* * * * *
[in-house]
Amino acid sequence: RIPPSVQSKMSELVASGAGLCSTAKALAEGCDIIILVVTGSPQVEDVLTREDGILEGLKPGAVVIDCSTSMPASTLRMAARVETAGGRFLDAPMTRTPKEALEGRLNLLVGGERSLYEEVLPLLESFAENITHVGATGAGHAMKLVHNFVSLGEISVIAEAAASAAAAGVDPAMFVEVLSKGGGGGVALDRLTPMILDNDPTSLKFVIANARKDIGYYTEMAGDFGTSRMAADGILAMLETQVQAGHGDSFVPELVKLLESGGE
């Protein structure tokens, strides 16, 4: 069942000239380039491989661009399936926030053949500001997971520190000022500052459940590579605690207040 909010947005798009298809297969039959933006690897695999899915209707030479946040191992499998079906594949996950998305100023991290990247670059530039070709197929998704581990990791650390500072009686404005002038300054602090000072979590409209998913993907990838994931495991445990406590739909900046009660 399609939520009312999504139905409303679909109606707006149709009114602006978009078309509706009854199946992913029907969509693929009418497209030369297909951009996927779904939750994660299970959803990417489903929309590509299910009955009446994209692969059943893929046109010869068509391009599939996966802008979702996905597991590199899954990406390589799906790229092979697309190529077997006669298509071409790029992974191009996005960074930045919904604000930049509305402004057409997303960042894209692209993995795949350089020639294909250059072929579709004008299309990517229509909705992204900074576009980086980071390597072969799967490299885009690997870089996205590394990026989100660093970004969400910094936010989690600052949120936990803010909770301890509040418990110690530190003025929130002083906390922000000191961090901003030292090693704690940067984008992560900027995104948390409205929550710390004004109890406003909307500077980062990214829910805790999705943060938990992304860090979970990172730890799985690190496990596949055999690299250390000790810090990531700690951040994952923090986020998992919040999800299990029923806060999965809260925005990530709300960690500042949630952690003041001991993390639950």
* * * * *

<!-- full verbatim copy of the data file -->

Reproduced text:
[in-house]
Amino acid sequence: RIPPSVQSKMSELVASGAGLCSTAKALAEGCDIIILVVTGSPQVEDVLTREDGILEGLKPGAVVIDCSTSMPASTLRMAARVETAGGRFLDAPMTRTPKEALEGRLNLLVGGERSLYEEVLPLLESFAENITHVGATGAGHAMKLVHNFVSLGEISVIAEAAASAAAAGVDPAMFVEVLSKGGGGGVALDRLTPMILDNDPTSLKFVIANARKDIGYYTEMAGDFGTSRMAADGILAMLETQVQAGHGDSFVPELVKLLESGGE
């Protein structure tokens, strides 16, 4: 069942000239380039491989661009399936926030053949500001997971520190000022500052459940590579605690207040 909010947005798009298809297969039959933006690897695999899915209707030479946040191992499998079906594949996950998305100023991290990247670059530039070709197929998704581990990791650390500072009686404005002038300054602090000072979590409209998913993907990838994931495991445990406590739909900046009660 399609939520009312999504139905409303679909109606707006149709009114602006978009078309509706009854199946992913029907969509693929009418497209030369297909951009996927779904939750994660299970959803990417489903929309590509299910009955009446994209692969059943893929046109010869068509391009599939996966802008979702996905597991590199899954990406390589799906790229092979697309190529077997006669298509071409790029992974191009996005960074930045919904604000930049509305402004057409997303960042894209692209993995795949350089020639294909250059072929579709004008299309990517229509909705992204900074576009980086980071390597072969799967490299885009690997870089996205590394990026989100660093970004969400910094936010989690600052949120936990803010909770301890509040418990110690530190003025929130002083906390922000000191961090901003030292090693704690940067984008992560900027995104948390409205929550710390004004109890406003909307500077980062990214829910805790999705943060938990992304860090979970990172730890799985690190496990596949055999690299250390000790810090990531700690951040994952923090986020998992919040999800299990029923806060999965809260925005990530709300960690500042949630952690003041001991993390639950």